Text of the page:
Who would have said ten years ago that SCM is an exciting discipline? Not many! But isn’t it exciting what is currently going on? We can observe a number of disruptive innovations that are about to shift the way business is done. If we want to get a taste of what we will experience in SCM in the near future, we can look at how high-tech companies define it already now (see for example Microsoft’s definition of SCM): It will be about true visibility across end-to-end processes – and these processes involve raw material suppliers, component suppliers, …, and ultimately consumers. We might soon need to trash current textbooks that are based on over-simplistic OR models and Excel sheets. Such approaches are often too static to keep pace with current developments. Business schools will have to re-think their SCM curricula: Programming skills and knowledge about artificial intelligence might soon be expected by any SCM graduate.
Supply chain management has certainly become far more strategic in recent years. But does that mean that companies should have a chief supply chain officer (CSCO)? In their new article, titled The Appointment of Chief Supply Chain Officers to Top Management Teams, Roh, Krause & Swink (2016) aim to answer this question. Based on empirical data, they show that “financial leverage, internationalization, and diversification all predict CSCO appointment to the [top management team]” and that these contingencies also “positively moderate the effect of CSCO presence on firm performance”. Most importantly, appointing a CSCO makes sense when financial leverage, internationalization, and diversification levels are high, but it does not make sense when these levels are low. But companies should be fast now: The authors also reveal that “most of the contingency performance effects manifest only for early adopters of the CSCO role”. I am sure that CSCOs will soon be appointed in many companies.
Roh, J., Krause, R., & Swink, M. (2016). The Appointment of Chief Supply Chain Officers to Top Management Teams: A Contingency Model of Firm-level Antecedents and Consequences. Journal of Operations Management https://doi.org/10.1016/j.jom.2016.05.001
Supply chain management is currently undergoing a very interesting transformation. Supply chain management used to be a collection of logistics and procurement processes but it has become far more strategic in recent years. In more and more companies chief supply chain managers report directly to the CEO – or supply chain experts even become CEO, as in the case of Apple’s Tim Cook! But how do future supply chain managers need to be like? An article by Chao (2015) argues that “an understanding of technology and an ability to work in a global environment are increasingly important in the supply chain”. Technological and analytical skills are needed that enable companies to cope with the wealth of data. Another skill that is needed is the ability to construct complex and global supply chains. Companies expect supply chain managers to think strategically and solve problems. That also means that universities worldwide need to adapt their curricula to this changing demand.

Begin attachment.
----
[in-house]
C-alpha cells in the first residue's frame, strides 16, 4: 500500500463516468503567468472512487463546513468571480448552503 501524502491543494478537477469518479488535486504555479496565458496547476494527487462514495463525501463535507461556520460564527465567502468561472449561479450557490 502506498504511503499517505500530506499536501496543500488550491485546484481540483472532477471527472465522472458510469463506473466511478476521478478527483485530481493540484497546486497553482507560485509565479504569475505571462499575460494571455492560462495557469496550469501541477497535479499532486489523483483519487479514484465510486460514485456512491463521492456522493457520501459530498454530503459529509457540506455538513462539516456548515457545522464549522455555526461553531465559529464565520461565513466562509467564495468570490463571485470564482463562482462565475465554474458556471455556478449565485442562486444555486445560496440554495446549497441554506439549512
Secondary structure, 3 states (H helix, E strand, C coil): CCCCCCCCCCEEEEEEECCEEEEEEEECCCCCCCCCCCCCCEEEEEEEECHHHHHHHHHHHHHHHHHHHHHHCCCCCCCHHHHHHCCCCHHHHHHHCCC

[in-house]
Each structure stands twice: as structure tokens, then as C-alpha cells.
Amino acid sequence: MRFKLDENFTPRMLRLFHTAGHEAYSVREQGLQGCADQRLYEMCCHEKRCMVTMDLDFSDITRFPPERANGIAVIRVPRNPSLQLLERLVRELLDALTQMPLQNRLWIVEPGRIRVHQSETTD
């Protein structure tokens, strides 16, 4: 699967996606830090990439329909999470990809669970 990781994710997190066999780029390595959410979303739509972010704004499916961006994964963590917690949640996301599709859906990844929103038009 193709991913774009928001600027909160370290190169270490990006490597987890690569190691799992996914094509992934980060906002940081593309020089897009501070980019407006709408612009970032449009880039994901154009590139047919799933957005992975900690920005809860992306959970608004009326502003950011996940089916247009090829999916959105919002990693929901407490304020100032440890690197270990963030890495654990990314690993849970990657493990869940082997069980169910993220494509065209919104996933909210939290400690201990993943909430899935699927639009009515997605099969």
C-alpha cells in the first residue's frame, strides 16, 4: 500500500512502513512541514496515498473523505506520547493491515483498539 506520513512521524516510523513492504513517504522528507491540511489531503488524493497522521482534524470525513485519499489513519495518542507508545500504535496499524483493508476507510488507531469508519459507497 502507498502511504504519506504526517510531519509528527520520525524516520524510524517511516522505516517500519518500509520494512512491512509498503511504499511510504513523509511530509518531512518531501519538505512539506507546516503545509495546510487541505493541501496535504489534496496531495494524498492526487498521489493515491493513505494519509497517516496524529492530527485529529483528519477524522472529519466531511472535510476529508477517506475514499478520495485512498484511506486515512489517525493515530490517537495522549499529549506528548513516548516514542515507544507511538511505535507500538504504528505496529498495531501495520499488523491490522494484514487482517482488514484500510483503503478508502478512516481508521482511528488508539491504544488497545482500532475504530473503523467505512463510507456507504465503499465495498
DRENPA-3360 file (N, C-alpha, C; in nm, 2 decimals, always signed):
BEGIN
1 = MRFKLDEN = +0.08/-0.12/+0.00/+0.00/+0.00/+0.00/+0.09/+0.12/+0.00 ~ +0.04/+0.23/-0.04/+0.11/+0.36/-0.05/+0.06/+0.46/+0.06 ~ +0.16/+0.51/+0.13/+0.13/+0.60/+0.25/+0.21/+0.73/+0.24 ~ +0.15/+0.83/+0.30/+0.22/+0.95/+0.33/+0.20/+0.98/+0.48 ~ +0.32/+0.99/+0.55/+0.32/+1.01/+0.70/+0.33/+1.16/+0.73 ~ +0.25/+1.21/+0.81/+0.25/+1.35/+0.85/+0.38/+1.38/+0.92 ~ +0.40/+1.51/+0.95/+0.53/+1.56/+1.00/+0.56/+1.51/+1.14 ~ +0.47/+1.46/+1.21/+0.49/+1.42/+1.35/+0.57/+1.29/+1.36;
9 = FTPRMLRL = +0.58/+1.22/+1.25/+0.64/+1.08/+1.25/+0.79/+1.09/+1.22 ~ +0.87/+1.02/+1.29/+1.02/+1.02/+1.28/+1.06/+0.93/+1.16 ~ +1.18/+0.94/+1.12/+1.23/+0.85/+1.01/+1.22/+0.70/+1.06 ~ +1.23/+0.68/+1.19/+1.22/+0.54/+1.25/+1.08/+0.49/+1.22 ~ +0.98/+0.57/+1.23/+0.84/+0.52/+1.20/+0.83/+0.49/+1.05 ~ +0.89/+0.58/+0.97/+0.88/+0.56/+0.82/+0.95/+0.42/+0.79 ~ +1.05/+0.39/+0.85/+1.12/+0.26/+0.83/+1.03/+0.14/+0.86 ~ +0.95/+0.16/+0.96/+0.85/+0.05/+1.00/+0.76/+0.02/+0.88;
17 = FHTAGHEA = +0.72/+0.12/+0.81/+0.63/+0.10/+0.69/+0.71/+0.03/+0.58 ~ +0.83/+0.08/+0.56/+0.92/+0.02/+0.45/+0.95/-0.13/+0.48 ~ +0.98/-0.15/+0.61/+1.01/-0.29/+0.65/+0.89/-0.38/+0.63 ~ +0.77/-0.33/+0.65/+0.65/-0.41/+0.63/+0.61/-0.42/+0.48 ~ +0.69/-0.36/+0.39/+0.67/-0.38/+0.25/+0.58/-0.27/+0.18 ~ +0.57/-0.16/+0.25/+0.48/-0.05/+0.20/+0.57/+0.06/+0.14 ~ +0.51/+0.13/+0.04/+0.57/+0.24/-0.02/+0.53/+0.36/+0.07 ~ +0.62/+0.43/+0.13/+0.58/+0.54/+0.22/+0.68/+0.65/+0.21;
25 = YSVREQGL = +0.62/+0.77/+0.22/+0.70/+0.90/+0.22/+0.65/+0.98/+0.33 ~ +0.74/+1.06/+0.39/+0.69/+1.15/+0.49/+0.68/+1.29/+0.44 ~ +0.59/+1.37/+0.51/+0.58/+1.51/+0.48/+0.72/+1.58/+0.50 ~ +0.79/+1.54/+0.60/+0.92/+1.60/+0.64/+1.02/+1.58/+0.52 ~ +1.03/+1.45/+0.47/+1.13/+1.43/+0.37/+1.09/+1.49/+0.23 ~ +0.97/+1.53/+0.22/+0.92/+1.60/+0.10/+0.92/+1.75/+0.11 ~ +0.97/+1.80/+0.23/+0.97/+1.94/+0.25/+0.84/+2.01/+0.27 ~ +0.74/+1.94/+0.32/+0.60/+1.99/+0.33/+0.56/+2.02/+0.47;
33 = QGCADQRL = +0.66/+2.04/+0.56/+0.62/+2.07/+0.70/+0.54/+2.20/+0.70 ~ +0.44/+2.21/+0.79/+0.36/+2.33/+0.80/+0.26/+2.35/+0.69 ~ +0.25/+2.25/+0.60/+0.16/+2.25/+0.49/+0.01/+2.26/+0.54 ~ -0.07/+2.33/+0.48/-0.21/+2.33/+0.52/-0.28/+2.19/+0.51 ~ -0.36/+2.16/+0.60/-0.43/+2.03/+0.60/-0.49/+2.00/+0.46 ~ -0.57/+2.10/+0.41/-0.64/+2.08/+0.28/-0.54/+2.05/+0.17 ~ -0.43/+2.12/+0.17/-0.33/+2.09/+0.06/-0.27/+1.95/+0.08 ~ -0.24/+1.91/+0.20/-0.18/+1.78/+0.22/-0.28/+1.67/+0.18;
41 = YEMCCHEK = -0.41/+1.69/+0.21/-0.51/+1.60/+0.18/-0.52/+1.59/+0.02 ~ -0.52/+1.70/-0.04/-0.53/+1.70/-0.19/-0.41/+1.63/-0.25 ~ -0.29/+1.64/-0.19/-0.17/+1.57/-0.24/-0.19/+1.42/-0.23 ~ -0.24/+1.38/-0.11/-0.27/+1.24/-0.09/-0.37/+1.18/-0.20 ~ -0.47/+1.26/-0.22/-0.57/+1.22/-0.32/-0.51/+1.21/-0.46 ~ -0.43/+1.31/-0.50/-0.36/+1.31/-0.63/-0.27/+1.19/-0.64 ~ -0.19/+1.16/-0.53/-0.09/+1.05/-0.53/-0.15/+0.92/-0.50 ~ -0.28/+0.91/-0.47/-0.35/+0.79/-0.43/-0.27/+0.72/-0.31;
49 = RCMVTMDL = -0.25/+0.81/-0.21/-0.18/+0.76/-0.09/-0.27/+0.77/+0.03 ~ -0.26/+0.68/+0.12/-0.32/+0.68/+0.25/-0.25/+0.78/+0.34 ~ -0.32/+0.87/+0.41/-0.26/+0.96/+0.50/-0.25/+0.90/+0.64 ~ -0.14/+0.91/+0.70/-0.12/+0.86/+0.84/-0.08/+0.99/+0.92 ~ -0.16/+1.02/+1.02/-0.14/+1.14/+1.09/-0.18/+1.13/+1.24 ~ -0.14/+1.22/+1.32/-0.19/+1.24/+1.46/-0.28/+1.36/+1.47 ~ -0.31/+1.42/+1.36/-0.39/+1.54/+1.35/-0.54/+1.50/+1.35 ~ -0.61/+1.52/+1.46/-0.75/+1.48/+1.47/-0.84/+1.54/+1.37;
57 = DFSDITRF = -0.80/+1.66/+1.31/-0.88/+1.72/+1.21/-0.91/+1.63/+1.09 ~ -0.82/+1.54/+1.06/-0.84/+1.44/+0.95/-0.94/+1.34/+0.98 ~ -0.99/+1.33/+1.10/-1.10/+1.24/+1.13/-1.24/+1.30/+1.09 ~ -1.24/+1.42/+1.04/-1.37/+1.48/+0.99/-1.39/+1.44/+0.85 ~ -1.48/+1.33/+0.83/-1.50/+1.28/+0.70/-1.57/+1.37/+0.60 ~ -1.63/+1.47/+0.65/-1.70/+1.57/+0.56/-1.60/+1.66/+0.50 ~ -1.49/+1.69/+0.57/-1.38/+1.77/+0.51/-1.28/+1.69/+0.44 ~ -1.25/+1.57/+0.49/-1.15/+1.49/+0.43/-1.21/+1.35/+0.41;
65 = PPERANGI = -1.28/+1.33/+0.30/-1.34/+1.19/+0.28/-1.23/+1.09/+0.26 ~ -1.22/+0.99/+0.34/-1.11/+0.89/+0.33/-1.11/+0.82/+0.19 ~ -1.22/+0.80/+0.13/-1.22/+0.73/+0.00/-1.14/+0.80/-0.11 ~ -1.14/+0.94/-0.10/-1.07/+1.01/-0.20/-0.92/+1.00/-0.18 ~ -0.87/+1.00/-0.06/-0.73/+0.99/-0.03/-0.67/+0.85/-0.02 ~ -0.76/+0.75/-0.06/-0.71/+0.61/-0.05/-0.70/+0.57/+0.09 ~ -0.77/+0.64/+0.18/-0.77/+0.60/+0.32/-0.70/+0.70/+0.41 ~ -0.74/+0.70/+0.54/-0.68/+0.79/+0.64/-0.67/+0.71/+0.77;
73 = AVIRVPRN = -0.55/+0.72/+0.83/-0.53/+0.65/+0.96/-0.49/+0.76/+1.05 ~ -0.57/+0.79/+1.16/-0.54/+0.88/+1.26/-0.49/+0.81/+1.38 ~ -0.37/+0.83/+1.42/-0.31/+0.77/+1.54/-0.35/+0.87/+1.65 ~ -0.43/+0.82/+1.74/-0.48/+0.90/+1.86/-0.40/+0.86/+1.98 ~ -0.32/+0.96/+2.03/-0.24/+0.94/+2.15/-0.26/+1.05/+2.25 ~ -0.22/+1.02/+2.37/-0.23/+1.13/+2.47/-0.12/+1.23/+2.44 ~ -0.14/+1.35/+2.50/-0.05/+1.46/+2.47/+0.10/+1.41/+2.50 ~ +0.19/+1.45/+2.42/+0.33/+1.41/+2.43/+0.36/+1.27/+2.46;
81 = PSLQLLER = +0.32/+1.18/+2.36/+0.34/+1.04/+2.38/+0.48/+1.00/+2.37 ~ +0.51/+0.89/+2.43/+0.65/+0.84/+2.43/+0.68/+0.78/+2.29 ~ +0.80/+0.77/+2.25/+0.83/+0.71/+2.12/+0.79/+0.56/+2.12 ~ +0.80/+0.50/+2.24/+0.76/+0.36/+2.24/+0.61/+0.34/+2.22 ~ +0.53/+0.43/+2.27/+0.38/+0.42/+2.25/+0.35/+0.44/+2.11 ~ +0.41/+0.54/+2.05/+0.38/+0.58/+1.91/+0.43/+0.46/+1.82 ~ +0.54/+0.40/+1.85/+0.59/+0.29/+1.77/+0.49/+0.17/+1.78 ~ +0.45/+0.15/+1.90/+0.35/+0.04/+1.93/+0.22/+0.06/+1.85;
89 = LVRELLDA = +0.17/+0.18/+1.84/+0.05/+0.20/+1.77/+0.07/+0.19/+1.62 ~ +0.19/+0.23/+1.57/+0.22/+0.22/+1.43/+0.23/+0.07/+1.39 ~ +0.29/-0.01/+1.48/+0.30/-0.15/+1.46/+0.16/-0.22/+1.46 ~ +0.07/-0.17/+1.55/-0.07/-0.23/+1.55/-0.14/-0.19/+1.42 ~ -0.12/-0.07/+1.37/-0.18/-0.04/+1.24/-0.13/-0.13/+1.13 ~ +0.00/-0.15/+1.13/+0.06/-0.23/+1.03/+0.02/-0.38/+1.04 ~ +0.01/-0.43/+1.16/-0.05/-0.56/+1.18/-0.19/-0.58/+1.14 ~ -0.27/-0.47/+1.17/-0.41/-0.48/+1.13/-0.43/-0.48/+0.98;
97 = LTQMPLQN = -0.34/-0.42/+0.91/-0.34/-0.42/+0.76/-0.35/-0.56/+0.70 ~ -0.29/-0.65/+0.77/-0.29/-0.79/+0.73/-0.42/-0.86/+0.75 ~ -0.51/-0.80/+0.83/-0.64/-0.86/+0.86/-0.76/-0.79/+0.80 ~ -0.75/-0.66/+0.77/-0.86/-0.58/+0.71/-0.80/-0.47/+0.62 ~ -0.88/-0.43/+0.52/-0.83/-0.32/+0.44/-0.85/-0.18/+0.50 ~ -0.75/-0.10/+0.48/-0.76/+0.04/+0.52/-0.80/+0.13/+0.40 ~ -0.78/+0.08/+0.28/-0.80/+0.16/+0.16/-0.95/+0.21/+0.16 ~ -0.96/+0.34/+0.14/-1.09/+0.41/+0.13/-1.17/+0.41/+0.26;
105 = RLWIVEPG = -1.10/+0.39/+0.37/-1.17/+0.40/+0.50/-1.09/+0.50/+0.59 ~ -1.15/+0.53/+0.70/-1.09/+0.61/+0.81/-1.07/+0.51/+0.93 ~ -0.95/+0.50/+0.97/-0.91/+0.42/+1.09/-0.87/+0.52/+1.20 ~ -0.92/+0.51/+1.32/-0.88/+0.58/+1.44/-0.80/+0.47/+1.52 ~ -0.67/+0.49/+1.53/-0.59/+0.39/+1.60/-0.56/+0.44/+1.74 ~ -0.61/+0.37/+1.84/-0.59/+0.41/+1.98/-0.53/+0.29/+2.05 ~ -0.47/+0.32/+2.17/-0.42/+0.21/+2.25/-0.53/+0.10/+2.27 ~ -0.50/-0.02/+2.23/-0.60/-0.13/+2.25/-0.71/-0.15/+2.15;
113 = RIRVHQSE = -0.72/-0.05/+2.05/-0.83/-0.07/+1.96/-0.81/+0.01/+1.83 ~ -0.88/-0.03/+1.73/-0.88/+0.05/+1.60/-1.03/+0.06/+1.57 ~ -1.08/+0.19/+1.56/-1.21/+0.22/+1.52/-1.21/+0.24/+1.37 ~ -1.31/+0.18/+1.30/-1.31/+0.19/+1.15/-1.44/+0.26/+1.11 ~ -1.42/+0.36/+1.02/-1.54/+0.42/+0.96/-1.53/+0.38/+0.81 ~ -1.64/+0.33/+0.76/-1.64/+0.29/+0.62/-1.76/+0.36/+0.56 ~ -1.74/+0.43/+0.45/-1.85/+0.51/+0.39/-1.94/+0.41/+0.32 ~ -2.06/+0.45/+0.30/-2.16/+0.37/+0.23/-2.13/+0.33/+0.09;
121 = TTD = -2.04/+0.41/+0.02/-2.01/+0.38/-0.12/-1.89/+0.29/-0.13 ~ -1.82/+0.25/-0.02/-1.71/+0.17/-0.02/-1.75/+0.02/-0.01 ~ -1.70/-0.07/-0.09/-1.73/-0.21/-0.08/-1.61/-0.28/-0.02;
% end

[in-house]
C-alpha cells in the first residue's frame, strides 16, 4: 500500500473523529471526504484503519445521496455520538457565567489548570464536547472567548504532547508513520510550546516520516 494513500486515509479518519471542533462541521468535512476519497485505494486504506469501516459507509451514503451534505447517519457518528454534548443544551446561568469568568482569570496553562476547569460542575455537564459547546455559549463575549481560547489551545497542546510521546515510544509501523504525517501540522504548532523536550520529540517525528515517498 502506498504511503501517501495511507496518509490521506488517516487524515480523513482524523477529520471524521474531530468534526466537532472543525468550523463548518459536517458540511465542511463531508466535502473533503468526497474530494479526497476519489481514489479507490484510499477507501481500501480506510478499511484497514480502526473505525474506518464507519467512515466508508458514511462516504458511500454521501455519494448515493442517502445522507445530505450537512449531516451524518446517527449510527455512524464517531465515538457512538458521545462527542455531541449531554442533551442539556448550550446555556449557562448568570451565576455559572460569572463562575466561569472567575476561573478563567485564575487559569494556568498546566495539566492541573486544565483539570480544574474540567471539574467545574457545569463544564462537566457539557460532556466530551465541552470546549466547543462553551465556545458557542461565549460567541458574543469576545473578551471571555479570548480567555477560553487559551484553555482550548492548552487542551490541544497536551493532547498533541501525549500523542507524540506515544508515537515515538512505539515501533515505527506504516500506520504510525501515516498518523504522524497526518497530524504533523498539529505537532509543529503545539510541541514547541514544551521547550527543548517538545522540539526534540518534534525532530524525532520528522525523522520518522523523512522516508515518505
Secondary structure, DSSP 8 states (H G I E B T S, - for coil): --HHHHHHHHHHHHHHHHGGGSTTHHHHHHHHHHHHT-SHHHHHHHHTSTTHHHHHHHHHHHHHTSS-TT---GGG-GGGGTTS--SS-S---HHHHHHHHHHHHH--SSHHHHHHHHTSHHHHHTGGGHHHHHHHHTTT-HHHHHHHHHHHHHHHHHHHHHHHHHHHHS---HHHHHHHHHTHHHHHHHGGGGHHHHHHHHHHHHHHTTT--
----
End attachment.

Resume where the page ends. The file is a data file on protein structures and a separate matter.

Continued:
Just like OM research, SCM research is dominated by three research methodologies: (1) analytical modelling research (optimization, computational, and simulation models etc.), (2) quantitative empirical research (surveys etc.), and (3) case study research. There has been a recent trend towards multi-methodological research that combines different methodologies. A new article by Choi, Cheng and Zhao, titled Multi-Methodological Research in Operations Management, investigates this trend. The authors “present some multi-methodological approaches germane to the pursuit of rigorous and scientific operations management research” and “discuss the strengths and weaknesses of such multi-methodological approaches”. The authors make clear that multi-methodological approaches can make our research “more scientifically sound, rigorous, and practically relevant” and “permit us to explore the problem in ‘multiple dimensions’”. However, such research can also be “risky as it requires high investments of effort and time but the final results might turn out to be not fruitful”. Anyhow, as the authors conclude: “no pain, no gain”!
Choi, T., Cheng, T., & Zhao, X. (2015). Multi-Methodological Research in Operations Management. Production and Operations Management DOI: 10.1111/poms.12534